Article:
That said, I expect we’ll see some good competition from dealers and collectors that are keen to pick up a good range of coins that we haven’t seen in a number of years. Offerings like this can actually kick some interest off in a market, it’ll be interesting to see how these coins impact the market.
There are some really nice-looking patterns and proofs featured in this sale - if their estimates are anything to go by, we could see the coins bid on in the same way they used to be when the market was strong - from a range of bidders in and out of the room, and well beyond the published estimate. Just whether the auctioneer has set out to build that kind of excitement into the auction or not remains to be seen. Moving onto the Commonwealth coins, there really is some depth in this section as well. I don’t know that there’s the quality here to really get the juices flowing for the registry set collectors, however for collectors that are simply keen on picking up coins with a good level of detail and without any obvious problems, this could be a good event for them.
Before and after the Australian notes are featured, there are a couple of named collections offered up in fields that aren’t exactly mainstream - British copper tokens and war medals. I won’t be keeping an eye on those sessions, however I expect given the quantity and quality of the items offered up, I do expect them to be active.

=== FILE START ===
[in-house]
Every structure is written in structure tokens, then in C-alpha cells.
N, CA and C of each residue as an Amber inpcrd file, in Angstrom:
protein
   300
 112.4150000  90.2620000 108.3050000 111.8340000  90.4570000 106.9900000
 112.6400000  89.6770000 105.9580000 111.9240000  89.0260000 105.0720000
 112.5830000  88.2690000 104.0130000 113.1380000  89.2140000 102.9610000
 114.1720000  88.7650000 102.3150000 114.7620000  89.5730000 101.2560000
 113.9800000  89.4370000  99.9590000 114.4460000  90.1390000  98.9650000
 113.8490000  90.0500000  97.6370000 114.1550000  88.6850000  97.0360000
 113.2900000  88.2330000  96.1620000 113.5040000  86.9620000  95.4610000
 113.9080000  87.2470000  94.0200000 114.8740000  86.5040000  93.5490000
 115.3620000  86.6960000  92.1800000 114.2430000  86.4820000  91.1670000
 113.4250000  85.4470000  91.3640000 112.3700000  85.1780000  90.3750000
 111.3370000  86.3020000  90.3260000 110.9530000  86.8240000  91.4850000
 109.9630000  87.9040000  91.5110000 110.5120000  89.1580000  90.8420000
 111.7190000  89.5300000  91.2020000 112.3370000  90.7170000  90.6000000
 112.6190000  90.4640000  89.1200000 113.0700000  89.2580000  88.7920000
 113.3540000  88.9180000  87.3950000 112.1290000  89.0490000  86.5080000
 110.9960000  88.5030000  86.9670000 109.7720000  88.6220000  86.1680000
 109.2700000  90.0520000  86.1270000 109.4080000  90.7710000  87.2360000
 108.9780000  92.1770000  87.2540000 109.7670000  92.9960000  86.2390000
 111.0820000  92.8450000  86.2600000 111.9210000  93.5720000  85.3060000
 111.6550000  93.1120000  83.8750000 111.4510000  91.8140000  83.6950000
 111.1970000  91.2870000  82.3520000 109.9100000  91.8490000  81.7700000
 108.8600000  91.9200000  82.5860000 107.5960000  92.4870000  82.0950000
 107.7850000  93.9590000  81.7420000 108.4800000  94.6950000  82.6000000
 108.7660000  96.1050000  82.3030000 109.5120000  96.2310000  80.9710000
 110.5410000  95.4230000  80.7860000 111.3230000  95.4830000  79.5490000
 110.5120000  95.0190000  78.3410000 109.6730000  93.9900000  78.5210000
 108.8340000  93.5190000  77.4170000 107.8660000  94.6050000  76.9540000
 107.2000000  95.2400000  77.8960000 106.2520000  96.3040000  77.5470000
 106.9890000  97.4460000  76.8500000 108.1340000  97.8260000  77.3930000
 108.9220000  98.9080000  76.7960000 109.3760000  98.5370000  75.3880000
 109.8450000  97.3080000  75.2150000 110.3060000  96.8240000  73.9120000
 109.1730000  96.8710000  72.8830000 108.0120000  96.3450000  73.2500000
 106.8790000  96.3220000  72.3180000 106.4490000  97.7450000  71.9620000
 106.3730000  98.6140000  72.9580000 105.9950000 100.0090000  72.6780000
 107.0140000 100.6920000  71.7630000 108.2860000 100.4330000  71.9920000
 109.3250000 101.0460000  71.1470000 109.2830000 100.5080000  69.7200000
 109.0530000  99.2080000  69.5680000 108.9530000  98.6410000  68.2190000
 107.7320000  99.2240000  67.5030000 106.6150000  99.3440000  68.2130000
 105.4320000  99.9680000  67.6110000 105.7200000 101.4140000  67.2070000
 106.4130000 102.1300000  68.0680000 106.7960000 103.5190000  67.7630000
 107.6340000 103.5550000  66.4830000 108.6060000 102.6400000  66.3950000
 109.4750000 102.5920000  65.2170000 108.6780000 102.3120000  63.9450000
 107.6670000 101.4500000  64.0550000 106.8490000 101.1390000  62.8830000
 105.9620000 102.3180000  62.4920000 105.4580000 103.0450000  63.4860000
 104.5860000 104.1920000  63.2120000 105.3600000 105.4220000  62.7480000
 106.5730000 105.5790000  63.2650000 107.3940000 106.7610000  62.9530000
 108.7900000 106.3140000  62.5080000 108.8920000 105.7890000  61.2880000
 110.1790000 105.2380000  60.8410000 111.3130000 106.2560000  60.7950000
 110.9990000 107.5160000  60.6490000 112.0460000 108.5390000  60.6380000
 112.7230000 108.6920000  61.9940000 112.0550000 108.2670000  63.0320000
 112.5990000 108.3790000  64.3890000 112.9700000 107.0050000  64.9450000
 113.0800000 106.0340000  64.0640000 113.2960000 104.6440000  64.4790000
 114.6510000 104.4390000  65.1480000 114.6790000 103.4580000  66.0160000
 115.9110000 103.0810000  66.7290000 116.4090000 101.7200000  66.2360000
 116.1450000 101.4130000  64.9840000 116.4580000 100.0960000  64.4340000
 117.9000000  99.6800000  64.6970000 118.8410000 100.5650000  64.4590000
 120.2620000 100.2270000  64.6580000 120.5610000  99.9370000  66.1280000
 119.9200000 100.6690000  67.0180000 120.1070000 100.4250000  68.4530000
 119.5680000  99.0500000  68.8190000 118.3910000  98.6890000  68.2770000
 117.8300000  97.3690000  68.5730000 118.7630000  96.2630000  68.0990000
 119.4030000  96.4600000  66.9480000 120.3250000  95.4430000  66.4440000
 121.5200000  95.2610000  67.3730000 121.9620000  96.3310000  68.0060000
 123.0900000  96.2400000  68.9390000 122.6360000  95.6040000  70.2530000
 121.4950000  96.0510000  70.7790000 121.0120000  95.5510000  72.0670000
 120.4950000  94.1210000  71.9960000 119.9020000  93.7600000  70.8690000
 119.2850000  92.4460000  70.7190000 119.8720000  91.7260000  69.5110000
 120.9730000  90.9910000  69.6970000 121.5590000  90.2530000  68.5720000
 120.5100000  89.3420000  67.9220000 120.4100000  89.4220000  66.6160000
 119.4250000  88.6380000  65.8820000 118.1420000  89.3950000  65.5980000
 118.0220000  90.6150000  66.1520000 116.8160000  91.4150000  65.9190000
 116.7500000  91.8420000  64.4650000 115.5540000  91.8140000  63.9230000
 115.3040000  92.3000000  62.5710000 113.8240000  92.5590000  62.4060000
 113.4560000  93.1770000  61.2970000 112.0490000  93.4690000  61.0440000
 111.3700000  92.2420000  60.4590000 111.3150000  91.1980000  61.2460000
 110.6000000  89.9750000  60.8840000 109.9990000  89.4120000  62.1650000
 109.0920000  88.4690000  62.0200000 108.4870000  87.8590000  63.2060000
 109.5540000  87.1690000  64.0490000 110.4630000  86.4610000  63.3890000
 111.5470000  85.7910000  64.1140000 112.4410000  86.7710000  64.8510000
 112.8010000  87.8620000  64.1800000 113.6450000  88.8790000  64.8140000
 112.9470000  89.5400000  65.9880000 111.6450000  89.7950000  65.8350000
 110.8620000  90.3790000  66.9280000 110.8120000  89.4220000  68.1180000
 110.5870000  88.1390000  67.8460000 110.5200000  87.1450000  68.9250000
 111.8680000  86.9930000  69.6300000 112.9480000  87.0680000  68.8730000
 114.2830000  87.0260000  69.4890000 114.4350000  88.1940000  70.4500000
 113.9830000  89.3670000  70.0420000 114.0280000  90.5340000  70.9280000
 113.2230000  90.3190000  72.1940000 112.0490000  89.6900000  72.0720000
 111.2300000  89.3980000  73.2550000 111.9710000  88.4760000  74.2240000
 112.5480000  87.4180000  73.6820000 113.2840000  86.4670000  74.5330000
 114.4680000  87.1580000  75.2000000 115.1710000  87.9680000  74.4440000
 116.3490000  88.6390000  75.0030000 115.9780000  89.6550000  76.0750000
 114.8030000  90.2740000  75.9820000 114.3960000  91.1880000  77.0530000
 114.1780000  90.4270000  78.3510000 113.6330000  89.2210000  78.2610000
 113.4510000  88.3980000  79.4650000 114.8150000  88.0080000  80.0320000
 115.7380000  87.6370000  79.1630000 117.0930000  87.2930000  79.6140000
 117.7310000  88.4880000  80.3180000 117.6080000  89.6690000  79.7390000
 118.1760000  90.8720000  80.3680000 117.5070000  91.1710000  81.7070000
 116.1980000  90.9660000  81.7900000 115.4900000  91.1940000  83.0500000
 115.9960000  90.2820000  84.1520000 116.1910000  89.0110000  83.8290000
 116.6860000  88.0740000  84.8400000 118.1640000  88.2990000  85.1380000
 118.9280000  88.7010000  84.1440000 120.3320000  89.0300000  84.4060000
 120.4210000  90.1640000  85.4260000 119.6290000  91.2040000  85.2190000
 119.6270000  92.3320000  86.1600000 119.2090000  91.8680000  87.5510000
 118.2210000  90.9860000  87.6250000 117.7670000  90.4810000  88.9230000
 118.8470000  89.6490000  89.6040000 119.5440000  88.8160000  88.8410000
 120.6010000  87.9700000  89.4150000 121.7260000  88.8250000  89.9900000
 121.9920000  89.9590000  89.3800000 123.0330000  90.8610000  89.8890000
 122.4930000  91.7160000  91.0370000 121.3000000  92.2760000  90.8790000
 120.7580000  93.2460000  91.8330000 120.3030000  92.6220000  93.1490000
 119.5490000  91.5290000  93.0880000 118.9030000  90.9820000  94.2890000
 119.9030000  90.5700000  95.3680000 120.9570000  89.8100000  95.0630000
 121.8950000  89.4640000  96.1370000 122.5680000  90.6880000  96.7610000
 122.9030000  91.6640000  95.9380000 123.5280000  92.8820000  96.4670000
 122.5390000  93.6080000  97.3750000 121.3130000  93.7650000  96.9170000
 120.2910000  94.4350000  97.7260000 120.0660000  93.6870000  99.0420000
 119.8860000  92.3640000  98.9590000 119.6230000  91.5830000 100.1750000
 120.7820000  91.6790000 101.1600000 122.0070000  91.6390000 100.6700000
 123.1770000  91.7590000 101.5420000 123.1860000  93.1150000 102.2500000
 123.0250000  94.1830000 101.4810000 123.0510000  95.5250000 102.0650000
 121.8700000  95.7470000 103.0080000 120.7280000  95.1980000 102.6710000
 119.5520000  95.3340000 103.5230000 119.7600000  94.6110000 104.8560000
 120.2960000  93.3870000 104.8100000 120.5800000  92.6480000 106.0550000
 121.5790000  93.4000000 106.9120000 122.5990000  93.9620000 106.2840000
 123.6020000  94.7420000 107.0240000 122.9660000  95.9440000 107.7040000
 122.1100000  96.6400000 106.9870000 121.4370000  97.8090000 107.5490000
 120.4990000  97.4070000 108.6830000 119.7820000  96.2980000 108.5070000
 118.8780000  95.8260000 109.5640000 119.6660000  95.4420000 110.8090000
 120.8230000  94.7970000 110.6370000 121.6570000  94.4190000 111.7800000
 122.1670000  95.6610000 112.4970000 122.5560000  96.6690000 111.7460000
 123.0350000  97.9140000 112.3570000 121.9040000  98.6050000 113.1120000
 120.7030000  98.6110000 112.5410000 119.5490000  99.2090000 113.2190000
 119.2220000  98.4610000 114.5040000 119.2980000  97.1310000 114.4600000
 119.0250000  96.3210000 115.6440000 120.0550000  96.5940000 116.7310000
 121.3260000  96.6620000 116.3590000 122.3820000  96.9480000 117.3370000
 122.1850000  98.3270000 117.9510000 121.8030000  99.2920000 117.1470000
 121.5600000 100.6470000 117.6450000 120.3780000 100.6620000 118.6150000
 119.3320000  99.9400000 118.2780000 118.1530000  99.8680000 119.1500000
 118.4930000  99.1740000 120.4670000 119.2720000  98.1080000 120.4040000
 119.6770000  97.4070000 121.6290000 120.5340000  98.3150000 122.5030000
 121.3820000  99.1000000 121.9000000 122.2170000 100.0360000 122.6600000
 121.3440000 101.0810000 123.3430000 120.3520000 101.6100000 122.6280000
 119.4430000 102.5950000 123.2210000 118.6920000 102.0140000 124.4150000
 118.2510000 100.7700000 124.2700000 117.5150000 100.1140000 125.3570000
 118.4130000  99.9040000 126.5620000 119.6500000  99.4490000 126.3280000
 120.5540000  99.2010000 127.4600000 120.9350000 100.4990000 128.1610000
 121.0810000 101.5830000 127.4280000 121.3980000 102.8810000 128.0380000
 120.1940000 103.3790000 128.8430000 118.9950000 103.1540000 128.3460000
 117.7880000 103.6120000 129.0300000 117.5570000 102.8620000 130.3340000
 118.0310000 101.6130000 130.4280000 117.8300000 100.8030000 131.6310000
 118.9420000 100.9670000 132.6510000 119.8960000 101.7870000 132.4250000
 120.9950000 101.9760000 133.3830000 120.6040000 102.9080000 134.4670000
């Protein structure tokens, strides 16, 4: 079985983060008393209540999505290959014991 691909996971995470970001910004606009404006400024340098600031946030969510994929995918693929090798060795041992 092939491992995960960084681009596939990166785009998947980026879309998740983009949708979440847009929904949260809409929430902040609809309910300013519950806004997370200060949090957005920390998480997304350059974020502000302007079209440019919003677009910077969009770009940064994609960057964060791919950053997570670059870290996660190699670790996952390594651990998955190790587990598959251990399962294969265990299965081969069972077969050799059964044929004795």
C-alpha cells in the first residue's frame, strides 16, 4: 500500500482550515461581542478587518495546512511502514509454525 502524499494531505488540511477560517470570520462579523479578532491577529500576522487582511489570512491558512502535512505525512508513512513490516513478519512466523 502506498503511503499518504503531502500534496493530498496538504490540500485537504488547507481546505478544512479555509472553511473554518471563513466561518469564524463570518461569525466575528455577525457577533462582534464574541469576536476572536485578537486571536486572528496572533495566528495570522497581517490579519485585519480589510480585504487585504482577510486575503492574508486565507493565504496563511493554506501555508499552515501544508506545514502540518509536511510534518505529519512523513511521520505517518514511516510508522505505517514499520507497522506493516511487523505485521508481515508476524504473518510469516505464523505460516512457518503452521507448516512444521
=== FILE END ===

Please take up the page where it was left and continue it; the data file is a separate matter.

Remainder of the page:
The Australian banknote session will perhaps be less exciting than the evening coin session, there probably isn’t the same type of material on offer. There are certainly more pre-federation notes offered up in this sale than there was in Downie’s last week, however the majority of them are black and white proofs, with a few really appealing items salted within them. Ditto with the pre-decimal notes, there are a couple of pieces that we haven’t seen on the market for quite some time, while the majority are going to appeal to the middle of the road collectors.
Interestingly, there is a very comprehensive set of polymer $5 notes offered in this section. Since September last year, the 1st generation series of polymer $5 notes is now complete of course, so this is perhaps the first time we will have seen a really comprehensive range of them offered up. The auctioneer describes the lot as “225 notes plus 54 test notes”, which is a very comprehensive collection when we consider they are all just one denomination! With an $18,000 published estimate, the vendor is clearly expecting there to be a few cashed-up note collectors that are interested in picking them up in one fell swoop, rather than acquiring them over time. This lot will be an interesting test, that is for sure.
With more than 5,000 lots offered over 4 days, Noble Numismatics 115 is certain to be a keenly attended sale, it will be interesting to see just how it all fares.